Moving Pictures – Terry Pratchett

Recently I visited the local second-hand bookshop, one of a Spanish chain called Re-Read, where you can buy 5 good quality books for 10€. Luckily here in Terrassa they have a fairly good English section and I was able to find 5 books that I wanted to read.

If you have never read any Terry Pratchett, you must! Pratchett is an author I file under ‘comfort-reading’, he is entertaining and you can easily get lost in his comic fantasy world. Discworld is his most famous creation; a magical disc-shaped world that balances on the back of 4 elephants which are riding a giant tortoise through space; the inhabitants of Discworld are humans, dwarfs, trolls, and many more creatures. The 41 Discworld novels you will find everything from magicians to priests, witches to assassins, engineers to policemen. Pratchett also incorporated aspects of various parts of our own world – the main city, Ankh-Morpork, is a composite of modern New York, 18th century London, ancient Rome, renaissance Florence and other famous cities. There are also various regions of Discworld with allusions to Australia (Fourecks), Scandanavia and the Himalayas (The Hub), China (The Agatean Empire), Western Europe (the Sto Plains), the Middle East (Klatch) and Central America (Howandaland). Using these excellent paMoving Picturesrodies Pratchett questions much of modern culture whilst also entertaining his readers.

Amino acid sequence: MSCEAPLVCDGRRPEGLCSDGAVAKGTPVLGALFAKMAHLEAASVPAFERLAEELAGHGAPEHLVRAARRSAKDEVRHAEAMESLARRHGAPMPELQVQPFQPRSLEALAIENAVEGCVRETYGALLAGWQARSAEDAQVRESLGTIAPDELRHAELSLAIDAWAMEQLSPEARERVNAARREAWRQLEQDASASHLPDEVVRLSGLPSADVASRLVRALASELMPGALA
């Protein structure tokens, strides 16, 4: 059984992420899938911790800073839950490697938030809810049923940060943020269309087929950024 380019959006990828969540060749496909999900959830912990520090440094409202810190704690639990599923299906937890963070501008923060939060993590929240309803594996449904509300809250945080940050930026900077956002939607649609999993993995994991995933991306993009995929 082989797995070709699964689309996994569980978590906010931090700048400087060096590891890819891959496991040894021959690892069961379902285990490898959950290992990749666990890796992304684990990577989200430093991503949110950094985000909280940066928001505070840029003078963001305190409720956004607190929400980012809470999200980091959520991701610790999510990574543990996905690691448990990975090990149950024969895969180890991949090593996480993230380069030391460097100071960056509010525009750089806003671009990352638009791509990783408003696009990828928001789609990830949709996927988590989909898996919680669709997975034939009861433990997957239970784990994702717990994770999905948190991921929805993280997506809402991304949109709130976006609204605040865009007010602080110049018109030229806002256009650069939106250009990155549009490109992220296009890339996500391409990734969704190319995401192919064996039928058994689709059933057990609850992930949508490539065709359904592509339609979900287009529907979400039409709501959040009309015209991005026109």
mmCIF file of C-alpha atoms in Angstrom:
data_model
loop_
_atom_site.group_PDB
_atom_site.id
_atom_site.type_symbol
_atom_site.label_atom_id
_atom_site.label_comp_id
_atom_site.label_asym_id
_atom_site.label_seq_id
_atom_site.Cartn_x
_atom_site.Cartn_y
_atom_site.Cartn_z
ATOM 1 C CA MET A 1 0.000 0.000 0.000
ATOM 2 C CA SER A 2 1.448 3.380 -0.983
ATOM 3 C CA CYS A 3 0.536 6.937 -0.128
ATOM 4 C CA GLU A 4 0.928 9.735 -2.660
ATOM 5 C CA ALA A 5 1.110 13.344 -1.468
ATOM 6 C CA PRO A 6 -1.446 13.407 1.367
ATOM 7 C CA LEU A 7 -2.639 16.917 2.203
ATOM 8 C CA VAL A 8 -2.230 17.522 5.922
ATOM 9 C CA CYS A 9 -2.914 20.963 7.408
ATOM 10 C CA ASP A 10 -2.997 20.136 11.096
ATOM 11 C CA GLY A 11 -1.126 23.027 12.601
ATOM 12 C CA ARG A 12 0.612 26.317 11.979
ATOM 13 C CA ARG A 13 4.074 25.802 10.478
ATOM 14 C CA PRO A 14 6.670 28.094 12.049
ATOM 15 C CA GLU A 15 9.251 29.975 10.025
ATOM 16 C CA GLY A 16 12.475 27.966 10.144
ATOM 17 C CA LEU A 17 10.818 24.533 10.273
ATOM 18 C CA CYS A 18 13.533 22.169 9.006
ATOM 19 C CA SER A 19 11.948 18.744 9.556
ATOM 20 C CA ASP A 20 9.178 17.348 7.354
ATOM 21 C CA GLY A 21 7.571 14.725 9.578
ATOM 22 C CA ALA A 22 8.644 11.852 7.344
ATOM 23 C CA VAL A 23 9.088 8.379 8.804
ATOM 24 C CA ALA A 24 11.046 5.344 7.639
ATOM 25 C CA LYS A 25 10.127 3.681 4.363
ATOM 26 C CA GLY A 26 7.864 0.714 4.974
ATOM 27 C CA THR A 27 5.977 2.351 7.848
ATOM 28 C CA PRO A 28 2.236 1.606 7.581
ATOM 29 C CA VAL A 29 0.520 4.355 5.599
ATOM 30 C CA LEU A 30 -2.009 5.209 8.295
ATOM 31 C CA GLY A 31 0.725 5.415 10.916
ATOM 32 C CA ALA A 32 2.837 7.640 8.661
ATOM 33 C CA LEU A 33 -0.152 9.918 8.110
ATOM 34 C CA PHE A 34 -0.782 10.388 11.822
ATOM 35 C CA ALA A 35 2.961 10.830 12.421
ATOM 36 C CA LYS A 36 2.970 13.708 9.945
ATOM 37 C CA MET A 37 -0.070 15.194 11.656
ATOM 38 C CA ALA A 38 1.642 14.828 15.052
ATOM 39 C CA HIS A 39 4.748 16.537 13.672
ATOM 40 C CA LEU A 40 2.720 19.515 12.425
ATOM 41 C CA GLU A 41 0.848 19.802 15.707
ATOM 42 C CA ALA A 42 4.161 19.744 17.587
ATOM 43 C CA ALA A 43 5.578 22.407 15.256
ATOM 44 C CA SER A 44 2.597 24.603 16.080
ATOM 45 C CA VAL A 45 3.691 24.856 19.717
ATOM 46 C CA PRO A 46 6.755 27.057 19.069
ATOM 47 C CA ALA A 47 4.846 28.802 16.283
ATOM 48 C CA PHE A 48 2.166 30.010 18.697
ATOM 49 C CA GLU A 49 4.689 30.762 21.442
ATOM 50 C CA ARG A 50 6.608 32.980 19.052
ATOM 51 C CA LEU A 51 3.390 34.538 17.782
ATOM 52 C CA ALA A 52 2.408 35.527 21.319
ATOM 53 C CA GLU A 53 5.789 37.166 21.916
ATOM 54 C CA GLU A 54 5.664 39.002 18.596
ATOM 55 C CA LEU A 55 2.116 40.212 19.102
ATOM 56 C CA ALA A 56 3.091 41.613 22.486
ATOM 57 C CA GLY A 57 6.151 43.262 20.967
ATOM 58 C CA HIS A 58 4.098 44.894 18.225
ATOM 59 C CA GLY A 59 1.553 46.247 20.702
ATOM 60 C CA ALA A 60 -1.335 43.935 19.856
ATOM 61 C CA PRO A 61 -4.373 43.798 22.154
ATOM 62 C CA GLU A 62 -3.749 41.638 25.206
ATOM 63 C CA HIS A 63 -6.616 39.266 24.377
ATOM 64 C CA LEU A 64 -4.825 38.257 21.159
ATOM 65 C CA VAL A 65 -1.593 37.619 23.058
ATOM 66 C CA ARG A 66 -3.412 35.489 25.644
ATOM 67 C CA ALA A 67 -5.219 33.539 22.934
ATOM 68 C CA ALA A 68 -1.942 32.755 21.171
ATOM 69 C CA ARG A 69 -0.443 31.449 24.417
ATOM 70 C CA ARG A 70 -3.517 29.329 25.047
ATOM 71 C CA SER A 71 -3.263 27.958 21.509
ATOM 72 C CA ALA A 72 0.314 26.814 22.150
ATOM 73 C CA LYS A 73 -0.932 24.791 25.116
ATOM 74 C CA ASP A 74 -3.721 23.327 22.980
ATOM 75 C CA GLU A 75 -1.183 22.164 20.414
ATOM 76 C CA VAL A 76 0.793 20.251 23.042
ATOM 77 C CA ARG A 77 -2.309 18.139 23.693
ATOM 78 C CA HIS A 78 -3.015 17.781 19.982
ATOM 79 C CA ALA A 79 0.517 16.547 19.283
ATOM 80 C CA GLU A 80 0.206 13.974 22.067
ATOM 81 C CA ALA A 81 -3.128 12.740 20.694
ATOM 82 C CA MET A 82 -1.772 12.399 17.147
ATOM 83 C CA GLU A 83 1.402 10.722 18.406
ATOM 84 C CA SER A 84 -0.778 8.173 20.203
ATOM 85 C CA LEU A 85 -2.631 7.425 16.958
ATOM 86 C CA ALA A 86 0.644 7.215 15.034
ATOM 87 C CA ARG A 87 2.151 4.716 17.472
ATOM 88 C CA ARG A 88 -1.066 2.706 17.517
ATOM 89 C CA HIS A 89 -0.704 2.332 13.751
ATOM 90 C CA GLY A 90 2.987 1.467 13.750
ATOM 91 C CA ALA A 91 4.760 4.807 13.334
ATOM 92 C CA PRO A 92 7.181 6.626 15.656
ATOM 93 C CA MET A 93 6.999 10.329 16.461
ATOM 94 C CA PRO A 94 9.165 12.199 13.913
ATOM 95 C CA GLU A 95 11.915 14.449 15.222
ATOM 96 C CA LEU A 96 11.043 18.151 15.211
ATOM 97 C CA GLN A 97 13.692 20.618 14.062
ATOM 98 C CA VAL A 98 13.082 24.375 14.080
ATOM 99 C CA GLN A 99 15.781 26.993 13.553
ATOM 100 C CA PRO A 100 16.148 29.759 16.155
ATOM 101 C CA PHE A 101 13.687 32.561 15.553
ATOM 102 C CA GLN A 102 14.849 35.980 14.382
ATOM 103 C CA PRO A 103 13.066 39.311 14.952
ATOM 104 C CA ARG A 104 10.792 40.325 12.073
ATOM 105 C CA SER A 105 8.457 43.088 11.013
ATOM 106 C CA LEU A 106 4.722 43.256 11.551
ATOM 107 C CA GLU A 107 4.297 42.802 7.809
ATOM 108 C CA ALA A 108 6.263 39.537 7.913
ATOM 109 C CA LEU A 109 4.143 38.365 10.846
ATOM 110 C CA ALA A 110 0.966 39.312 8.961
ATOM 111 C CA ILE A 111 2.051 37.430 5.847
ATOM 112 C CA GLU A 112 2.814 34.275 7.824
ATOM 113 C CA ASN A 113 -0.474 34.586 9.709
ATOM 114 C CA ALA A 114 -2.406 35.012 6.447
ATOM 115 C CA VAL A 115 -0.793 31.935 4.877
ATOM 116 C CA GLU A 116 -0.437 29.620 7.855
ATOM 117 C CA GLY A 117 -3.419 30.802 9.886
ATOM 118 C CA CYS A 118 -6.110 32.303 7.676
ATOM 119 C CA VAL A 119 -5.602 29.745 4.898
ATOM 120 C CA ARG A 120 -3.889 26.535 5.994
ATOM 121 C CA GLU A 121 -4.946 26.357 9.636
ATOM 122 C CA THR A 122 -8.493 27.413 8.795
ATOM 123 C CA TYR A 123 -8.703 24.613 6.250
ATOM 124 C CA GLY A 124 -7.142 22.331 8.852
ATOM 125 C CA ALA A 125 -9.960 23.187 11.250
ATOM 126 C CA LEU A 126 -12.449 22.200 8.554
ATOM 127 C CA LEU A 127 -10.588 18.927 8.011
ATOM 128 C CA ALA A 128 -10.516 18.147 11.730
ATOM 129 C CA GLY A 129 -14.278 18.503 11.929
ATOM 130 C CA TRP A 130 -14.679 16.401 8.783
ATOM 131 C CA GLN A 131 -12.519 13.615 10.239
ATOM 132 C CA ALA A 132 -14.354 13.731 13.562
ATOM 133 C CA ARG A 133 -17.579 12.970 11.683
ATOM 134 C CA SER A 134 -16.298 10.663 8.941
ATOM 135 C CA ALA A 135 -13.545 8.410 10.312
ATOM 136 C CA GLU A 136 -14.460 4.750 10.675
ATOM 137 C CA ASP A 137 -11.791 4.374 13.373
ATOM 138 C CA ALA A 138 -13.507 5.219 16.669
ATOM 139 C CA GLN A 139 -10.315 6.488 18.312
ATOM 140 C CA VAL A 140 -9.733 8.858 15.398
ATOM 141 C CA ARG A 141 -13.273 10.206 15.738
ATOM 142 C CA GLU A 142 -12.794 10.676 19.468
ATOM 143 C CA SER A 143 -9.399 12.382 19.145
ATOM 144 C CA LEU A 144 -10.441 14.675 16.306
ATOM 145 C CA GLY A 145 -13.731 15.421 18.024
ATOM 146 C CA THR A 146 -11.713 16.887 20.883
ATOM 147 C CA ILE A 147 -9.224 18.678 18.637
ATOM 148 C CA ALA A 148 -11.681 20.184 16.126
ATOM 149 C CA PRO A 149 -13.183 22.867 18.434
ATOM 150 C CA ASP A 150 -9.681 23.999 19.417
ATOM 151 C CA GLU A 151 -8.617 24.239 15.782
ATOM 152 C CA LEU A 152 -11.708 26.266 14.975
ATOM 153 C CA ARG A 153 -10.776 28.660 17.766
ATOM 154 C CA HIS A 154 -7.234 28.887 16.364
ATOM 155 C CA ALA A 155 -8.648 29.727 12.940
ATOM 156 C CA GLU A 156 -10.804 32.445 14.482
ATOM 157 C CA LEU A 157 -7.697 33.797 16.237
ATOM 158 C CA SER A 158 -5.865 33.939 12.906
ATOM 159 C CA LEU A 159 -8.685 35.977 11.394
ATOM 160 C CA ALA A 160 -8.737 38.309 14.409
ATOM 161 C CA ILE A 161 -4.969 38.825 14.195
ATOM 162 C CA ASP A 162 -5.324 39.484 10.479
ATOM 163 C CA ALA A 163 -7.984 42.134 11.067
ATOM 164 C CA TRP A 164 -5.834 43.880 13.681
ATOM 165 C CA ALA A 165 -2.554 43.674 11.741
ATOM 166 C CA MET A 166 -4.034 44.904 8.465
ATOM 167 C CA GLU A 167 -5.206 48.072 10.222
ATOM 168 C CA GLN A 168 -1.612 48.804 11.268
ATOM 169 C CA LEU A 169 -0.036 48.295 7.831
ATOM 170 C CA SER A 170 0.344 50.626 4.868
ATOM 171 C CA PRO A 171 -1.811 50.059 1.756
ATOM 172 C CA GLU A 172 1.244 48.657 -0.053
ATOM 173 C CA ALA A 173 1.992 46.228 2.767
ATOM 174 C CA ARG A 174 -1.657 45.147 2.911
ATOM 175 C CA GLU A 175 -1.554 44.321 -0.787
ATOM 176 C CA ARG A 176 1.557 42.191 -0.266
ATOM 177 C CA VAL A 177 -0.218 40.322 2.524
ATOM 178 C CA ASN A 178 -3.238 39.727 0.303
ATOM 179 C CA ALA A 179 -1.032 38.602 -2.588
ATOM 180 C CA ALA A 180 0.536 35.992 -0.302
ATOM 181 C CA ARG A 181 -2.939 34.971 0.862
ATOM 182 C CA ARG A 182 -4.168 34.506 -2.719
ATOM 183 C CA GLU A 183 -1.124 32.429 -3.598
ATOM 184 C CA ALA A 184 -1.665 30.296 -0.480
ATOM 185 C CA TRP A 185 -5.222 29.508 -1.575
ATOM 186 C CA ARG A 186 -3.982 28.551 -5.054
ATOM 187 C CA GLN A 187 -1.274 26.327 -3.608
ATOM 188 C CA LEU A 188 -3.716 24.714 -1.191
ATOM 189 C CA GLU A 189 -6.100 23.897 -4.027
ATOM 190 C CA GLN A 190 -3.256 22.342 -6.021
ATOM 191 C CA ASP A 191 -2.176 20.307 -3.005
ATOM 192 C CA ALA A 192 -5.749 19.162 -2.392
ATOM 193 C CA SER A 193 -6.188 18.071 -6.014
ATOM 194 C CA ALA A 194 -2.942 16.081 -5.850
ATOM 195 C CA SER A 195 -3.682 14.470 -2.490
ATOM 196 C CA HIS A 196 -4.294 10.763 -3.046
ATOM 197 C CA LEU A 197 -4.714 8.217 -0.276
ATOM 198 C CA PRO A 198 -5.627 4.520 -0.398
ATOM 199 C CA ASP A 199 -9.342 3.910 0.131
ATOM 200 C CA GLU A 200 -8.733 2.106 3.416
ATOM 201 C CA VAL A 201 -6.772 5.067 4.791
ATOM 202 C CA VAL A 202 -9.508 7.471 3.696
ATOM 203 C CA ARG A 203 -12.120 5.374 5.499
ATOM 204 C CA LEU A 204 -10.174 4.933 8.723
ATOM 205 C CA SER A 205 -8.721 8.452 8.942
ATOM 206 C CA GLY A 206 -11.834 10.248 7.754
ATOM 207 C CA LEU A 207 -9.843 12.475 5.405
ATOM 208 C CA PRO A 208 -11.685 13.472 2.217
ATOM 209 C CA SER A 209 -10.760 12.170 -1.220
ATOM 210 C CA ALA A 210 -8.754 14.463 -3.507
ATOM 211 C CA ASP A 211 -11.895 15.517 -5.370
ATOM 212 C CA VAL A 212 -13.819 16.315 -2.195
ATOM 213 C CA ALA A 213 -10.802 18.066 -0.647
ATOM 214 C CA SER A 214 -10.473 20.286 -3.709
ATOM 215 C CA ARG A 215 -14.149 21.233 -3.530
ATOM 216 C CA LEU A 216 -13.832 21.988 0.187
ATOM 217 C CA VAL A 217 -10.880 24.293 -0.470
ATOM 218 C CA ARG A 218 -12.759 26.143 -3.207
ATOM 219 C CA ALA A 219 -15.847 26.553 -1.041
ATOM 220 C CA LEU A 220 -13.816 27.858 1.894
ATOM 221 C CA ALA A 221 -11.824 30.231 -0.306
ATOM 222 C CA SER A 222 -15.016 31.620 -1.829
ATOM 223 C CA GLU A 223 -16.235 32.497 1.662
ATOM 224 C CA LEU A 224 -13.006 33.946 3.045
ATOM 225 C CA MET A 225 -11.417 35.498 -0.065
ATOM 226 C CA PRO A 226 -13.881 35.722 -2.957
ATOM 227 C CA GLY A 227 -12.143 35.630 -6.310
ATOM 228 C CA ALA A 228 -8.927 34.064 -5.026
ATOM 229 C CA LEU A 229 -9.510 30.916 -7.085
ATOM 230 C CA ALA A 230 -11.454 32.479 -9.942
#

Moving Pictures is quite clearly a send up of Hollywood, most of the action takes places in Holy Wood, a hill not far from Ankh-Morpork. When the Alchemists stop blowing themselves up, a regular occurrence in Ankh-Morpork, they invent moving pictures. Using this technology they start to make clicks (movies), and everyone in Discworld wants to be part of the new business. Our main characters are Victor Tagelbend, a dropout from the magicians Unseen University, Ginger, a girl from ‘a little town you’ve never heard of’, and the notorious salesman Cut-My-Own-Throat Dibbler – sound familiar? Pratchett takes the idea of the Hollywood dream and subverts it completely. These three set out to become stars, but with stardom comes responsibility. With his usual combination of fantasy, comedy and satire Pratchett produced another hilarious novel.

I think surreal is the best way to describe Terry Pratchett’s Discworld. Moving Pictures is just that, and this is why I love his writing. He is so entertaining yet he does make his readers think about the world they live in. If you have never read any Discworld novels, please do, and if you have and love them, recommend them to a friend.


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